How hard is it, really, to install your own garbage disposal? Well, to put it one way, it’s more difficult than changing a lightbulb, but easier than putting in a skylight. However, unlike when messing around with your roof’s integrity, there are relatively few things that can go wrong, and plenty of guidance available for DIY beginners. In fact, we’re pretty confident the videos we added at the end of this post will help the most clumsy two-left-handed men and women install their new garbage disposal.
If you’re a little more experienced, you probably don’t even need to see any videos. For the most part the installation is self-explanatory, and basically, it all comes down to confidence. You can certainly expect to hit a few snags, though, so we’ve compiled a list of how to evade some of the most common headaches.
Measure Before you Buy
Depending on how your sink was installed, you may not have a lot of space to work with underneath. Even if your preferred disposal can just about fit, it’s important to leave some clearance for maintenance. This may mean having to opt for a more compact garbage disposal with either a lower power output or a higher price point.
Get All your Tools Ready Before you Start
Having to fumble around for whatever you need wastes more time than you think, and the distraction can easily cause you to make a mistake. Depending on what model of garbage disposal you chose, you will probably want to lay out:
- Phillips and flat head screwdrivers
- PTFE tape and silicone sealant (or plumber’s putty)
- Putty knife
- Adjustable wrench
Be Ready for the Weight
Garbage disposals can weigh 15 lbs, 25 lbs, or even more. Holding this in place with one hand gets tricky. The best solution is to have a friend on hand to help, but the typical under-sink cabinet’s geometry doesn’t really lend itself to this. Placing a small stool or upturned bucket underneath to rest the disposal on is often an acceptable substitute.
Don’t Forget the Trap
A plumbing “trap” is a U-shaped piece of piping with the curved portion pointing downward. It’s not just there to connect your new garbage disposal to the wall pipe: its function is actually to catch solid objects before they enter the main drain line.
Traps also prevent drain odors from rising up into your kitchen, but that’s not why we discuss it here. You see, one of the most frequently encountered problems with garbage disposals is that flushing too much food waste down the drain results in clogged pipes. Most of the time, this should happen in the trap itself, which can easily be removed and cleaned. If no trap is present, the blockage can form anywhere, making the repair much more difficult.
So bottom line, if you don’t already have a trap like this, make sure to install one as well.
General Garbage Disposal Installation Tips
There are some things that experienced contractors know about installing a garbage disposal that ordinary people might not, and the typical way of learning these is still by making mistakes. Hopefully, you can take a shortcut through this process by reading through the following:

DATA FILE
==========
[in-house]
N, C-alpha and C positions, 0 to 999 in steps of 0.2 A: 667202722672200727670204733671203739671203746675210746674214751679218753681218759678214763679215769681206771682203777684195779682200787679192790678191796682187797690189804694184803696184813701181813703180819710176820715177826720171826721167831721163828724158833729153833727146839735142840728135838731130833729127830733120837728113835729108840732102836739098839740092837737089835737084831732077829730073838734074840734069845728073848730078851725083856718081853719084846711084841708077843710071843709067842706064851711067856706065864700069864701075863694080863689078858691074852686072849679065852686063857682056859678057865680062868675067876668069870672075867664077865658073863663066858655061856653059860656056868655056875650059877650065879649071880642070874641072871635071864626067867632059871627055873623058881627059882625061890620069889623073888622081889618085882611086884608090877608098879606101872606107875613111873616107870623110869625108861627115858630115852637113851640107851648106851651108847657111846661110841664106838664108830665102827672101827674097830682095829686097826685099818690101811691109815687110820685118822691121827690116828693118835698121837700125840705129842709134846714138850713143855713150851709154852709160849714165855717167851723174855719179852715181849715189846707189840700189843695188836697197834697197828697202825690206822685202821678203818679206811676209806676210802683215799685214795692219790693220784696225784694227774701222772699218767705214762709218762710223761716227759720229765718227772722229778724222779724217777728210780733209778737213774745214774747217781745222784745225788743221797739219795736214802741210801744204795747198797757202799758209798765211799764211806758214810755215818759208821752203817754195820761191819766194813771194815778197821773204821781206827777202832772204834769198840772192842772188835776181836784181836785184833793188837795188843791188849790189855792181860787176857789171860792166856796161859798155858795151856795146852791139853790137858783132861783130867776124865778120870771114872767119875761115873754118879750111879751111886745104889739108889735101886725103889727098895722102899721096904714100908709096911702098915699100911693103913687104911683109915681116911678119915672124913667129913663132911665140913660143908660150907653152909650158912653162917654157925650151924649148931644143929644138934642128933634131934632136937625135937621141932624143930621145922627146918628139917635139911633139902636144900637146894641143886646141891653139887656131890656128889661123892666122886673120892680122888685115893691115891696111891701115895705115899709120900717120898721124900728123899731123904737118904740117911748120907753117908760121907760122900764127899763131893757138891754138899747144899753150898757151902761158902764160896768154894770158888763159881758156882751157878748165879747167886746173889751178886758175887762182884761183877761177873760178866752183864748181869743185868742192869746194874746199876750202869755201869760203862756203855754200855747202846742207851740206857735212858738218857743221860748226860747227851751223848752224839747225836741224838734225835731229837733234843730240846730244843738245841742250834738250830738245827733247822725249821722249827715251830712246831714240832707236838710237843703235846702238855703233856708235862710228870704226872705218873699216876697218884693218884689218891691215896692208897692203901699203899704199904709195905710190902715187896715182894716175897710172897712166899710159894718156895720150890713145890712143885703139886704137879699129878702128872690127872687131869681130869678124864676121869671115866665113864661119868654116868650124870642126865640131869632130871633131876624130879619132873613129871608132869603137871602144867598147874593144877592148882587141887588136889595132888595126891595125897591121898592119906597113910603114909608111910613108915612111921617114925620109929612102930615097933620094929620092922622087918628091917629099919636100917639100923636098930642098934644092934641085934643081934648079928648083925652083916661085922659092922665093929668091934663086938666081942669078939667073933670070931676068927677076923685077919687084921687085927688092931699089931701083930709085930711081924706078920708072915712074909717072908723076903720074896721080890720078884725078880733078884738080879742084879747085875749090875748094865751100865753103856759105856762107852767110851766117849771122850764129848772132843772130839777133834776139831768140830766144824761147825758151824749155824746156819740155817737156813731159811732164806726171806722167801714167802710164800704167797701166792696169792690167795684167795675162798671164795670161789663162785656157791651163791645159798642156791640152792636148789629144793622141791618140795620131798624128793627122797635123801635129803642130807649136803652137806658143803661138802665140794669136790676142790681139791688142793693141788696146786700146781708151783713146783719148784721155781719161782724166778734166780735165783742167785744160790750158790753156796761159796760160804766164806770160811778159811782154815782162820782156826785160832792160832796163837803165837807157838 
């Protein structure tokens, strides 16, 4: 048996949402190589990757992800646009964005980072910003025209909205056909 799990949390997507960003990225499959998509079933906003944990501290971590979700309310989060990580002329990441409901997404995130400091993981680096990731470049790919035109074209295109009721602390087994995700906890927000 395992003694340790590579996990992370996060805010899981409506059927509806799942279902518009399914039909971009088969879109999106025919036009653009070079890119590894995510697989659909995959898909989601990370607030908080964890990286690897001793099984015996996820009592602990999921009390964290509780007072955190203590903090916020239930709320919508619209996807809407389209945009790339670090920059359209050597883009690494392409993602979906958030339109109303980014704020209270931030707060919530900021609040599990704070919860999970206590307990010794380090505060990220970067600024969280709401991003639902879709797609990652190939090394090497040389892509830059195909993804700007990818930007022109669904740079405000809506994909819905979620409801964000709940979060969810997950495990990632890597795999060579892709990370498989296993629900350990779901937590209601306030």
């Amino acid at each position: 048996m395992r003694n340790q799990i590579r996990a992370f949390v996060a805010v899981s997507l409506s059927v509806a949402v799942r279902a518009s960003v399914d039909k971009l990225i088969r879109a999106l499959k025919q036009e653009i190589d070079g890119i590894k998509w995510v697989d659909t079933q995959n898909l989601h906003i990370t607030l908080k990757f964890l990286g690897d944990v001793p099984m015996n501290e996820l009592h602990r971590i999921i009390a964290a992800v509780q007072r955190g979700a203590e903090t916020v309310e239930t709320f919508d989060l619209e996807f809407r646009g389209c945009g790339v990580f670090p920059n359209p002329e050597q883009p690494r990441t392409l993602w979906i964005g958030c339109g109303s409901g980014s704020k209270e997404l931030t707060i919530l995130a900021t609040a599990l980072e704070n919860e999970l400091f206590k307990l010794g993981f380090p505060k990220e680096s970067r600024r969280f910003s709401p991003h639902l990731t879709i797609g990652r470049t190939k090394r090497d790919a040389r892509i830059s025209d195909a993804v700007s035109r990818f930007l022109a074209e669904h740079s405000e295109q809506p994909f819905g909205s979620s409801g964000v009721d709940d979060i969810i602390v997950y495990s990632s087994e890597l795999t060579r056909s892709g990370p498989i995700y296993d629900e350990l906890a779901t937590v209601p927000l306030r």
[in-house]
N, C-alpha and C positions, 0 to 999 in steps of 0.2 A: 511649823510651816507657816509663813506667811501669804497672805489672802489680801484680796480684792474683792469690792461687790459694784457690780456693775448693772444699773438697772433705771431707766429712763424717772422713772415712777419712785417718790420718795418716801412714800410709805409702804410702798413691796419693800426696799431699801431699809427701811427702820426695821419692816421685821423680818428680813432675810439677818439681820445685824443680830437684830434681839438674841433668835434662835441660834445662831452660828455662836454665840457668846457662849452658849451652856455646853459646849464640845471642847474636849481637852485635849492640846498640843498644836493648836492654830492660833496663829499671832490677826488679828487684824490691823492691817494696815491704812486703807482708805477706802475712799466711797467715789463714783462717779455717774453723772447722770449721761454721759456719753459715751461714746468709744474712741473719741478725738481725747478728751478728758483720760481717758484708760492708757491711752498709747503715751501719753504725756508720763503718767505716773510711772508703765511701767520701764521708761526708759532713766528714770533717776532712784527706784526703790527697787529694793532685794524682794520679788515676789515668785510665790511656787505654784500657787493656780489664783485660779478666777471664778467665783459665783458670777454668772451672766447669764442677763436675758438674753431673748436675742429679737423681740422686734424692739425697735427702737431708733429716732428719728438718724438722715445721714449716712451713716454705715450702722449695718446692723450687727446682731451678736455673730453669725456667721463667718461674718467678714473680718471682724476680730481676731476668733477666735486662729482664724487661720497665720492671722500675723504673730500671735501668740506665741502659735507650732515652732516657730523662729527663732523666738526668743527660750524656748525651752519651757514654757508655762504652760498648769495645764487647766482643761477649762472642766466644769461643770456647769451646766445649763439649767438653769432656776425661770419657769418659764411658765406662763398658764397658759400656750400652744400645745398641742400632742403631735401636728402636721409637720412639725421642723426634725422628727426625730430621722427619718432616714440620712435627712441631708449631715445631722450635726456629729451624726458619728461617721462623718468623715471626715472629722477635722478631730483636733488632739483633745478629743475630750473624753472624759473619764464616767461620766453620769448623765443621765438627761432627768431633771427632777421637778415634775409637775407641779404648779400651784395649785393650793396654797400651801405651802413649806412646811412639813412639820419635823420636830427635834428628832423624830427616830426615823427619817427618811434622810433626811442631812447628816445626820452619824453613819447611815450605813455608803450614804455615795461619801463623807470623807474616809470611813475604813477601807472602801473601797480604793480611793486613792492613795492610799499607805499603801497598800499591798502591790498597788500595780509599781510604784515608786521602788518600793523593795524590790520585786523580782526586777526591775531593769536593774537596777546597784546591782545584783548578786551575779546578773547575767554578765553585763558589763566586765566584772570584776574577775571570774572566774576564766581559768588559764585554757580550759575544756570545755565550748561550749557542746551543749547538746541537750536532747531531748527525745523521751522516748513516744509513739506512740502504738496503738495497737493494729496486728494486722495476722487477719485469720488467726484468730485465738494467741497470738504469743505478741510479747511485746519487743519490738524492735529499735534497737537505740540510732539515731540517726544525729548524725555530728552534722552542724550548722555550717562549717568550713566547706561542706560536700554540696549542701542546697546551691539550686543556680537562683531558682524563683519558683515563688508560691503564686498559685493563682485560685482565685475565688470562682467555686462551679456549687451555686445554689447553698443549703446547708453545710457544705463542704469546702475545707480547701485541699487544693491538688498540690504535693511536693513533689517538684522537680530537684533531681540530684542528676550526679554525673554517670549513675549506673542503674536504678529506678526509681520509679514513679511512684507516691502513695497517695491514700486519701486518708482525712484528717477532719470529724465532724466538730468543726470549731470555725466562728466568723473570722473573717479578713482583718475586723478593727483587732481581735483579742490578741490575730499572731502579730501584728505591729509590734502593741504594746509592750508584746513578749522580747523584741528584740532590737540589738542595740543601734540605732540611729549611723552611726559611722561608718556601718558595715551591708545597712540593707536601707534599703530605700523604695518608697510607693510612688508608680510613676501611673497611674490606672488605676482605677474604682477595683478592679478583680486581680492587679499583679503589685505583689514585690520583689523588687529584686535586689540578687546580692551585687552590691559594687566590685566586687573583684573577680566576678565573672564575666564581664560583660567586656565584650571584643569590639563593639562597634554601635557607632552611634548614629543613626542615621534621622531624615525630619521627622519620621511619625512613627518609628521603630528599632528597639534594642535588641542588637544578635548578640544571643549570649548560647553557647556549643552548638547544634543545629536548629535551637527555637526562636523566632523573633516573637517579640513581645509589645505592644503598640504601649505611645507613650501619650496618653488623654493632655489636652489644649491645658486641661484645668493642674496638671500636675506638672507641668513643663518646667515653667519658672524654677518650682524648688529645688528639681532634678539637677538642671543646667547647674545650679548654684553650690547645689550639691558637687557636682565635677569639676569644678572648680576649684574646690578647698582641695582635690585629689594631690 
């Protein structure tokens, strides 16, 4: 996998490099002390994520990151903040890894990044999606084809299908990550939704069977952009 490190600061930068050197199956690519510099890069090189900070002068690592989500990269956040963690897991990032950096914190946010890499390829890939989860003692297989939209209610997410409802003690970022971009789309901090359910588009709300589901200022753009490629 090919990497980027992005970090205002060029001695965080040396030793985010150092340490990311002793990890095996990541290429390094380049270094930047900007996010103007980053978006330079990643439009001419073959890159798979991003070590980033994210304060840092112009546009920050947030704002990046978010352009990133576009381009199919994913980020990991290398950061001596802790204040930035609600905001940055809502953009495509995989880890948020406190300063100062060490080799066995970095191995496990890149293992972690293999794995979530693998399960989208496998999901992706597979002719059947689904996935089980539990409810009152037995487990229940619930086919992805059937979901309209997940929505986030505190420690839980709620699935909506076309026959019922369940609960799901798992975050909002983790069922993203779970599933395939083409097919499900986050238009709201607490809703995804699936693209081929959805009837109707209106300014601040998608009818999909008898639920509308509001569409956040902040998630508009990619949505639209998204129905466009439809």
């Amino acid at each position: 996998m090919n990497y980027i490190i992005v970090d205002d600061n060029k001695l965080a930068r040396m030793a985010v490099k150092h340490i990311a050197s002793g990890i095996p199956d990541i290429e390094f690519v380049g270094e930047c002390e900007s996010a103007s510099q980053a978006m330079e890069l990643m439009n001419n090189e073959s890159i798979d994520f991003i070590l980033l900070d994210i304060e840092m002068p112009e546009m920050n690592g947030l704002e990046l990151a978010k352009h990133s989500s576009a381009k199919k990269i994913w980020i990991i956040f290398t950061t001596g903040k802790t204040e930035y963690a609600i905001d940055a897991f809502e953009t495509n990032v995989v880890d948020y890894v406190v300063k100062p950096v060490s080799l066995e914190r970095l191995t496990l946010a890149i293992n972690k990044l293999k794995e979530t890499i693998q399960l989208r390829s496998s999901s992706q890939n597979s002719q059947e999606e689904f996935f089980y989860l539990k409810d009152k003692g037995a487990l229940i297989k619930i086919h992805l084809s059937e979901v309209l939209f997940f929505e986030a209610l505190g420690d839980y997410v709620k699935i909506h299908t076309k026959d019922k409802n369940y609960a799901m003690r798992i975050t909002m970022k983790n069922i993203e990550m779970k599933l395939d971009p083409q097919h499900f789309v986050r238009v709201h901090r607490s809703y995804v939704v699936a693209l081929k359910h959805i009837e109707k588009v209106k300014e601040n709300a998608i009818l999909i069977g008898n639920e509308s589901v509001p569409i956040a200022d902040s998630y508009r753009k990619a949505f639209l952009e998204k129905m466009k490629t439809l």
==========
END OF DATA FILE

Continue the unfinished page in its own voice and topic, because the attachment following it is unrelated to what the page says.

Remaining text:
- Because the trap under the sink retains some water, taking everything apart tends to be messy. Vigorously plunging the sink with a plumber’s helper beforehand will drive at least some of this water out.
- When mounting something like a flange with multiple screws, don’t tighten one all the way before starting on the others. This may misalign the part, make it difficult to fit the final screw in its hole, and cause leaks.
- If you have to saw a PVC pipe to length, don’t try to do it once one end is already connected. Instead, clamp it to a work surface and support the outer end with your free hand for a neater cut.
- Similarly, if tapping (cutting a screw thread onto) a pipe end, make sure to use the clamp provided, or the pipe is likely to break.
- You’ll need a pipe wrench or other tool to join metal pipes, but plastic ones can and should be attached by hand.
- If a screw, slip nut, or connection feels tight enough, it usually is. Don’t overthink this, but be careful of over-tightening.
- Stainless steel sinks in particular can act as a sound board, amplifying the vibrations from the garbage disposal. If you have a double sink, expanding construction foam can be applied between them to damp out this effect somewhat.
- Whenever you get frustrated or confused, take a deep breath and try to look at the problem from a new perspective. Every project has a few hiccups; way too many mistakes are made by trying to force a square peg into a round hole when a simpler solution was actually available.
RTFM – Read the Friendly Manual
Some of us will remember a time when RTFM stood for something completely incomprehensible. This is still the case occasionally, like with this gem on the back of a mosquito zapper:
Luckily, the standard of technical writing for consumer products has improved considerably, although, in the United States at least, legal considerations mean that you’ll probably see eight pages of advice like “Don’t drink motor oil” and “For external use only.”
Anyway, to get back on topic, paging through the installation guide the night before tackling the job can prevent a whole lot of frustration. Most garbage disposals are 90% the same, but a few wrinkles and extra features occasionally make an appearance.
Try to picture each step in your mind. You can even try the assembly on a workbench first to practice and see how everything fits together. This same approach is sometimes used to dry-run and test multi-million dollar projects.
As promised at the beginning, here are two easy to follow videos with garbage disposal installation tips. If these don’t make you see the light, it’s probably time to call a professional.